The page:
It’s that time again, where our fellow Muslim brothers and sisters abstain from food and water for over 12 hours a day, having to make the most out of their sahur and iftar – the only two meals during this period.
Naturally, when its time to buka puasa, we just can’t wait to stuff our faces with whatever we can get our hands on, but it’s not about the quantity but the quality of food we eat that matters, meaning maintaining a balanced diet without jeopardising our health.
So here are some useful tips on healthy eating you NEED to inculcate during this season of Ramadan.
Eating habit during sahur
#1 Consume food with high fluid content
It is a known fact that water is essential to our body, hence why many stress upon the act of drinking water. Fruits such as watermelons and strawberries, and vegetables such as cucumber, celery and baby carrots are essential in keeping your body hydrated throughout the day, especially with the unbearable humidity these days.
#2 Vitamin-filled sahur
Food with high protein should be on your must-eat list. It takes a longer time to digest and keeps you active throughout the day. Complimentary sides such as eggs, cheese and beans, cook up a Western-like breakfast meal you usually have at a hotel breakfast buffet. And if you’re lactose intolerant, you can always opt for soy and almond milk as an ideal alternative.
#3 Gobble up starchy and fibre-full food
Starchy delicacies are brilliant at keeping you full for long periods of time and also helps curb those nasty indigestions and heartburns. So remember to stuff yourself with oats, high-fibre cereals and whole grain bread. Brown rice and potatoes are good sources of energy which boost concentration – something we all need to be productive for a long day ahead.
Also, never skip on your daily dose of fruits and vegetables, a staple throughout Ramadan as its fibre content will help combat constipation and other digestive issues you would definitely want to avoid.
Yoghurt also helps with the digestion process and is also high in fluids. It is also high in protein, calcium and other vitamins and minerals that would serve you well. You can also drop a couple of berries into your yoghurt to add some flavour if needed.
#4 Things to avoid during sahur
As scrumptious as they may look, it’s best we stay away from the greasy food and fizzy drinks in the morning, hence your McDonald’s and other mouth-watering fast foods. This will make you sluggish by noon, which is alarming given you’ve got another few hours of fasting to go. We’ll definitely not be ‘loving it’.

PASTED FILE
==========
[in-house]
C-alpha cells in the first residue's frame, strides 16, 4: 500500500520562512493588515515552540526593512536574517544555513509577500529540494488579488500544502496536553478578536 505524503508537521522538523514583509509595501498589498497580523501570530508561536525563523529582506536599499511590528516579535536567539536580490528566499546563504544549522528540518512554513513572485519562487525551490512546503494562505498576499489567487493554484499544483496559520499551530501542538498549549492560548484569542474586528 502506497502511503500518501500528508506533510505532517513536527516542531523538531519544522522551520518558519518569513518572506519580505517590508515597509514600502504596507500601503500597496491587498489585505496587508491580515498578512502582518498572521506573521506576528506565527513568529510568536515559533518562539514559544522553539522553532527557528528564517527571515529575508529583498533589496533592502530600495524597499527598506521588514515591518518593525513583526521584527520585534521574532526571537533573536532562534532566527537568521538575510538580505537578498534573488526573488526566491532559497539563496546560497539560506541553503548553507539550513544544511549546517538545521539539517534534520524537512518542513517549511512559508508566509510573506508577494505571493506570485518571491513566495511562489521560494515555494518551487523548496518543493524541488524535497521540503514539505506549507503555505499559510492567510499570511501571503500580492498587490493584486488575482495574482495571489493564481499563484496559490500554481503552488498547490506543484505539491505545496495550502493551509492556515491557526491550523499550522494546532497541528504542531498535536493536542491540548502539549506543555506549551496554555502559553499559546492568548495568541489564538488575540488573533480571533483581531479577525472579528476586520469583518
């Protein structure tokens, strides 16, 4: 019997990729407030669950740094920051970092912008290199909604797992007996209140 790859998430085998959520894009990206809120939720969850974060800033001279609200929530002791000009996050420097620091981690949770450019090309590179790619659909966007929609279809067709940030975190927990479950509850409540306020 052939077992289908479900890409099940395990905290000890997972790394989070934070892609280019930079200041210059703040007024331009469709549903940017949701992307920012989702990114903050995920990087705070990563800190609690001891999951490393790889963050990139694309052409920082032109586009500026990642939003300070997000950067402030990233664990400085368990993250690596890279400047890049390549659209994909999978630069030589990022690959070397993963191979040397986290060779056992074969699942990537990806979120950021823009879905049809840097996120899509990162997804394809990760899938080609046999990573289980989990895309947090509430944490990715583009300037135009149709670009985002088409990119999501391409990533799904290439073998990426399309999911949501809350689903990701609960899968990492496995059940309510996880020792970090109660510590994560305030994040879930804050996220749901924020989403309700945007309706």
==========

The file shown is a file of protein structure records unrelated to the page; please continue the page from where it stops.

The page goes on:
Some of us need to have a whiff and a sip of a nice warm cup of coffee in the morning when we wake up – a routine we must break, at least for this season of fasting. The caffeine content will provide the urge to urinate which in turn dehydrates your body faster.
Eating habit during iftar
#1 Fresh fruits juices
It’s important to replenish your body fluids after a long day, and what better way to do it but with water or some fresh fruit juices – not cordials. Fresh coconut water provides that refreshing and rejuvenating sensation – almost like a breath of fresh air.
Fruit juices are a natural option in regulating blood sugar seeing that your glucose level may be low at this point. It also serves as a soluble source of fibre as well.
#2 Replenish slowly
There is always that insatiable urge to go on a gobbling frenzy once its time for buka puasa. This would only lead to an uneasy stomach by the end of it all. Replenish slowly and take your time when breaking fast.
Start off with some warm meat stew or a vegetable broth to get your stomach going. Add some beans or lentils into your soup if you wish to make your soup a little more filling. Avoid creamy based soup as they may overwhelm your empty belly to the point of uneasiness which would disrupt your iftar for the day.
#3 Fruits and veggies with low acidic content
Vegetables like broccoli, cauliflower, asparagus and celery are low in acidic content, hence making it ideal to consume as you lead on to bigger and tastier delicacies.
This will not only help you avoid an upset stomach but also acid reflux and gastric which commonly occur during Ramadan.
Watermelons and honeydews would help sooth the stomach and lower its acidity whilst replenishes the fluidity to rehydrate your body. You can also opt for bananas for a boost in energy if you are feeling slightly lethargic.
#4 Fibre and carbs
As your stomach gets acclimatised with the appetisers, ease your way into heavier meals.
You may start stocking up on your carbs now. Dishes such as rice, bread and pasta can definitely be found on your table filled with the array of dishes, and when coupled with high protein dishes such as red meat, fish or chicken, only equates to a balanced diet.
#5 To eat or nah!
By now, iftar should be in full flow and the whole atmosphere is merry after a long day of fasting. As important as it is to enjoy your meal and the company you share a meal with, it is equally important not to stuff yourself to indigestion. Monitor your food consumption.
Consume spicy, salty food, food in high sugar content and greasy food in moderation or if you can – avoid them altogether. Overconsuming them would slow down the digestion process and would get you thirsty, hence leading to a bloated belly. Again, yoghurt with fruits would help to avoid unnecessary digestive issues.
There you have it! A comprehensive diet plan for this Ramadan. Follow this guide and you would be not only healthy but be able to make it through this fasting season – no sweat! One thing to note – it’s not about the quantity but the quality of food we eat that matters.
Blessed Ramadan everyone from CatchThatBus! ☺️